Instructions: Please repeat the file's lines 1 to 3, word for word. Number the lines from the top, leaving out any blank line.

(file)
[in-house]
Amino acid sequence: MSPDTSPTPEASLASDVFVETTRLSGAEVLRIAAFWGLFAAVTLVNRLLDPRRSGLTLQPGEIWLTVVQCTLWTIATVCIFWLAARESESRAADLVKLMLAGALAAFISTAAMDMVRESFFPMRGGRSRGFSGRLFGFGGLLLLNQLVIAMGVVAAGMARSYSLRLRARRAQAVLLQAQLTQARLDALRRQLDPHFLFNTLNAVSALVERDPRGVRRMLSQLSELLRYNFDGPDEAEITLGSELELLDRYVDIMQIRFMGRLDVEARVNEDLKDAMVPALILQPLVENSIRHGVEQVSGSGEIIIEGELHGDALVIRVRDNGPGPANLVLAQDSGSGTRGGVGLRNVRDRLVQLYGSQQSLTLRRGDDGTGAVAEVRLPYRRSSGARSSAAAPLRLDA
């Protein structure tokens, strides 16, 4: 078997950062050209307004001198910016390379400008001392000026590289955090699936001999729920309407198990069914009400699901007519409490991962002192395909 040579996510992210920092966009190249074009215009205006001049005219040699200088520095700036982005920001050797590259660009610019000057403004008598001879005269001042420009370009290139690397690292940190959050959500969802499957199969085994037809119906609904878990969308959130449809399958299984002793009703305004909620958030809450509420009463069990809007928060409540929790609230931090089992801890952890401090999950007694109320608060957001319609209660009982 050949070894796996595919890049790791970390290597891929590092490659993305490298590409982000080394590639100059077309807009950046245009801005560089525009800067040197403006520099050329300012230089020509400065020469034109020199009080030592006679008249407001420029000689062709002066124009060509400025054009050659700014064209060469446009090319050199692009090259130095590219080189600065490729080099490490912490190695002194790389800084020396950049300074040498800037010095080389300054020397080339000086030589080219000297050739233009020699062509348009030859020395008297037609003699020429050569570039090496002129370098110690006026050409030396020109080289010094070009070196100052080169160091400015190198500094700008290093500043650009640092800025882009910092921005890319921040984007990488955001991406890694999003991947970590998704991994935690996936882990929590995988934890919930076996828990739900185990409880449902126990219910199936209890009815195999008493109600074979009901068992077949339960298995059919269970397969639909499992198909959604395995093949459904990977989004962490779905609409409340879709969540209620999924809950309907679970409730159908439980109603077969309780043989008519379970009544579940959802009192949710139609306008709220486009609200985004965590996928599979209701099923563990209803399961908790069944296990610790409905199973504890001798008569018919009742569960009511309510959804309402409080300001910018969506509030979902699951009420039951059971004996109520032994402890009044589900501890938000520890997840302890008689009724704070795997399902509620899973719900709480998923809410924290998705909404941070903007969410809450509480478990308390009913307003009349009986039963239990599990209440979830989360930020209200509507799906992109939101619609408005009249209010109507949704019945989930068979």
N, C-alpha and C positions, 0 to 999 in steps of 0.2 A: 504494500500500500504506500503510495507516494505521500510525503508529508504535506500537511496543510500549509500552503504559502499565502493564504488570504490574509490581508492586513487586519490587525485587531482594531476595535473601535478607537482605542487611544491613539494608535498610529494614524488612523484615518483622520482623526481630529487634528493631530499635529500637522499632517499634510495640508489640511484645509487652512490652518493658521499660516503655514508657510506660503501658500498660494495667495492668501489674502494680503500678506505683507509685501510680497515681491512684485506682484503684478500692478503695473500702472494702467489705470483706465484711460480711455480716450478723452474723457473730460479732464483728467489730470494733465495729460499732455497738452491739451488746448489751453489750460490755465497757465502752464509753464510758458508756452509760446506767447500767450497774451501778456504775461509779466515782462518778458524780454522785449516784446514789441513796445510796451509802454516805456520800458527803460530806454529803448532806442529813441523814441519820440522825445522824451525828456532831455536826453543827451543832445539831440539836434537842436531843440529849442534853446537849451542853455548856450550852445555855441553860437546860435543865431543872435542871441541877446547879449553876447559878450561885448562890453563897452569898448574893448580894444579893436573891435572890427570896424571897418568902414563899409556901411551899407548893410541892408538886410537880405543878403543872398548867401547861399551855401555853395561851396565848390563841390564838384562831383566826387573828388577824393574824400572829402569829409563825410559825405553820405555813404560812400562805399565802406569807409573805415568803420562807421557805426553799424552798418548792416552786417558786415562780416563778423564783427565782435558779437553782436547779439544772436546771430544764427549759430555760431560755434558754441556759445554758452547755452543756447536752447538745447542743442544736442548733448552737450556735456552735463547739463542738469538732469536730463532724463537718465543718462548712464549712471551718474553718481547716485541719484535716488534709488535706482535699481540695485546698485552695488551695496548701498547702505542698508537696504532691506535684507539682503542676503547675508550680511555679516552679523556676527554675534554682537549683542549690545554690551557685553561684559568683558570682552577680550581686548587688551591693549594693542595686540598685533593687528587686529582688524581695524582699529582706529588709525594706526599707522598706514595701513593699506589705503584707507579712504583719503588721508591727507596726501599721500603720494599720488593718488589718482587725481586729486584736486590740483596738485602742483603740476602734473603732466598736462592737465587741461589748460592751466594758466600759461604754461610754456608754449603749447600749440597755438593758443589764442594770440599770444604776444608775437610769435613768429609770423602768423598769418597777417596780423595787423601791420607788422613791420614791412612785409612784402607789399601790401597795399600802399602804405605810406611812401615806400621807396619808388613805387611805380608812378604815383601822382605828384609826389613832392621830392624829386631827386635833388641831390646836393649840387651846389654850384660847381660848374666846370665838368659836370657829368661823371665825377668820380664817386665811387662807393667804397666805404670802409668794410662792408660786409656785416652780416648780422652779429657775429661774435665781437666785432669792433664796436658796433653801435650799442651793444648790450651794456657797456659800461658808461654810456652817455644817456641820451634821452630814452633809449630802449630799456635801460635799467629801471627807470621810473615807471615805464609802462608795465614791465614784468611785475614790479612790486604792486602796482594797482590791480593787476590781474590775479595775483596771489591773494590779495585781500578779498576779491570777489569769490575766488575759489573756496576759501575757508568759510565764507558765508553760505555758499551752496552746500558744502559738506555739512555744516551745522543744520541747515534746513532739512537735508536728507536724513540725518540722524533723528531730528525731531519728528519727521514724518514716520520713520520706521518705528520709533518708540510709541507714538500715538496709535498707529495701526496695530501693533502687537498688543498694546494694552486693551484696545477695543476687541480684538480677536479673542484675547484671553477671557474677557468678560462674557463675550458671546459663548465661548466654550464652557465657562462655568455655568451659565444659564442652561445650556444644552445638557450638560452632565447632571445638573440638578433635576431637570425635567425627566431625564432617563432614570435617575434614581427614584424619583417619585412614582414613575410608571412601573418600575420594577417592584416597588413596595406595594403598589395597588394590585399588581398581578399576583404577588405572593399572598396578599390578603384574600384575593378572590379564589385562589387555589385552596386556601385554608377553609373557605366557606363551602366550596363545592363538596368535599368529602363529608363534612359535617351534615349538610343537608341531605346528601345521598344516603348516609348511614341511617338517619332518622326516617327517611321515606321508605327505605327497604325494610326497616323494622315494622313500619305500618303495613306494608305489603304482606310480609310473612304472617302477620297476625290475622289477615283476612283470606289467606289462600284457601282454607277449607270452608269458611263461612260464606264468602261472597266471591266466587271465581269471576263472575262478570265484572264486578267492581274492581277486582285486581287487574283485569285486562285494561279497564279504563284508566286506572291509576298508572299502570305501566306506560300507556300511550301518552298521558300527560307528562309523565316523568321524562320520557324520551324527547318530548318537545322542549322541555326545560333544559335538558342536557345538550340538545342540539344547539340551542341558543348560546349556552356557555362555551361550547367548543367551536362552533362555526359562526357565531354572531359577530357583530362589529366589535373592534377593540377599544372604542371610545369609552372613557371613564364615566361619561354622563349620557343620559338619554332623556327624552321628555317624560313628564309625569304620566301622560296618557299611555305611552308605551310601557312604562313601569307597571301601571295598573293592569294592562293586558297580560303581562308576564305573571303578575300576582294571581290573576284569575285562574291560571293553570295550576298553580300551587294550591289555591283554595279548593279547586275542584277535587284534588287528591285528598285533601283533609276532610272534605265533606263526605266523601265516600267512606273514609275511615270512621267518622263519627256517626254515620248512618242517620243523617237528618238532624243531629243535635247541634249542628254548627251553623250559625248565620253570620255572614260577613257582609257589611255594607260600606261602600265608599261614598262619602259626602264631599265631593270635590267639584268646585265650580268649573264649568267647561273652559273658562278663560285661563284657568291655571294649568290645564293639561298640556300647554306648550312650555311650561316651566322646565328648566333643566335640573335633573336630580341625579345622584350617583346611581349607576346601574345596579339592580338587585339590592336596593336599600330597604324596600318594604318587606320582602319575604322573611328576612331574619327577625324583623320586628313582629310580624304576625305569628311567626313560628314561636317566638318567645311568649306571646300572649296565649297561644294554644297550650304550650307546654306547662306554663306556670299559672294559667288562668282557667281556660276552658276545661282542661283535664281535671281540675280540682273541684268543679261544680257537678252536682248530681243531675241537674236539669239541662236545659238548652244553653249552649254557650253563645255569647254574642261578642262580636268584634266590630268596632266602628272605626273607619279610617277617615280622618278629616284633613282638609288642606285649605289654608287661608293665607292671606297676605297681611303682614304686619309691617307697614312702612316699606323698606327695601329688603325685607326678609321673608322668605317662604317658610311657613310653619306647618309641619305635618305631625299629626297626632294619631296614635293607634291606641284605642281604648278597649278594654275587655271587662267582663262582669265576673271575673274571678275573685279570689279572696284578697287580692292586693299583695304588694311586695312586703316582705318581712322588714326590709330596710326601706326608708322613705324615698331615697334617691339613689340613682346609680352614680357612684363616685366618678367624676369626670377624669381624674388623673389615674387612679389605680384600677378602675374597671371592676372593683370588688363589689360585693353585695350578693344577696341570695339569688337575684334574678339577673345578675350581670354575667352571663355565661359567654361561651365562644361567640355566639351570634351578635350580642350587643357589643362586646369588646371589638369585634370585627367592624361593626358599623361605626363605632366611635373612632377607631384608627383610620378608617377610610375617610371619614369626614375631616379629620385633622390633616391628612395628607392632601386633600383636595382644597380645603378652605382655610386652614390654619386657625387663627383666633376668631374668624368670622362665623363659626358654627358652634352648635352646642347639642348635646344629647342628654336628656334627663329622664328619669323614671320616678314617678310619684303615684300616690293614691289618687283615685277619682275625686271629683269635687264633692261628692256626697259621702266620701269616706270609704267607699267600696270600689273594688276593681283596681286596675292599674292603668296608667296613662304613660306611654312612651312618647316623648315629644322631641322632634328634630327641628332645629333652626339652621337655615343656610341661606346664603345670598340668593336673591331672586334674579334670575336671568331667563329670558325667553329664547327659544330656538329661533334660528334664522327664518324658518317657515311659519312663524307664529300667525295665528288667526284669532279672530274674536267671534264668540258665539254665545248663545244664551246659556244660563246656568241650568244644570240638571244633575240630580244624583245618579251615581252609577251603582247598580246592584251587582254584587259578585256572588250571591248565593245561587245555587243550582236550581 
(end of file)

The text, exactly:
[in-house]
Amino acid sequence: MSPDTSPTPEASLASDVFVETTRLSGAEVLRIAAFWGLFAAVTLVNRLLDPRRSGLTLQPGEIWLTVVQCTLWTIATVCIFWLAARESESRAADLVKLMLAGALAAFISTAAMDMVRESFFPMRGGRSRGFSGRLFGFGGLLLLNQLVIAMGVVAAGMARSYSLRLRARRAQAVLLQAQLTQARLDALRRQLDPHFLFNTLNAVSALVERDPRGVRRMLSQLSELLRYNFDGPDEAEITLGSELELLDRYVDIMQIRFMGRLDVEARVNEDLKDAMVPALILQPLVENSIRHGVEQVSGSGEIIIEGELHGDALVIRVRDNGPGPANLVLAQDSGSGTRGGVGLRNVRDRLVQLYGSQQSLTLRRGDDGTGAVAEVRLPYRRSSGARSSAAAPLRLDA
């Protein structure tokens, strides 16, 4: 078997950062050209307004001198910016390379400008001392000026590289955090699936001999729920309407198990069914009400699901007519409490991962002192395909 040579996510992210920092966009190249074009215009205006001049005219040699200088520095700036982005920001050797590259660009610019000057403004008598001879005269001042420009370009290139690397690292940190959050959500969802499957199969085994037809119906609904878990969308959130449809399958299984002793009703305004909620958030809450509420009463069990809007928060409540929790609230931090089992801890952890401090999950007694109320608060957001319609209660009982 050949070894796996595919890049790791970390290597891929590092490659993305490298590409982000080394590639100059077309807009950046245009801005560089525009800067040197403006520099050329300012230089020509400065020469034109020199009080030592006679008249407001420029000689062709002066124009060509400025054009050659700014064209060469446009090319050199692009090259130095590219080189600065490729080099490490912490190695002194790389800084020396950049300074040498800037010095080389300054020397080339000086030589080219000297050739233009020699062509348009030859020395008297037609003699020429050569570039090496002129370098110690006026050409030396020109080289010094070009070196100052080169160091400015190198500094700008290093500043650009640092800025882009910092921005890319921040984007990488955001991406890694999003991947970590998704991994935690996936882990929590995988934890919930076996828990739900185990409880449902126990219910199936209890009815195999008493109600074979009901068992077949339960298995059919269970397969639909499992198909959604395995093949459904990977989004962490779905609409409340879709969540209620999924809950309907679970409730159908439980109603077969309780043989008519379970009544579940959802009192949710139609306008709220486009609200985004965590996928599979209701099923563990209803399961908790069944296990610790409905199973504890001798008569018919009742569960009511309510959804309402409080300001910018969506509030979902699951009420039951059971004996109520032994402890009044589900501890938000520890997840302890008689009724704070795997399902509620899973719900709480998923809410924290998705909404941070903007969410809450509480478990308390009913307003009349009986039963239990599990209440979830989360930020209200509507799906992109939101619609408005009249209010109507949704019945989930068979």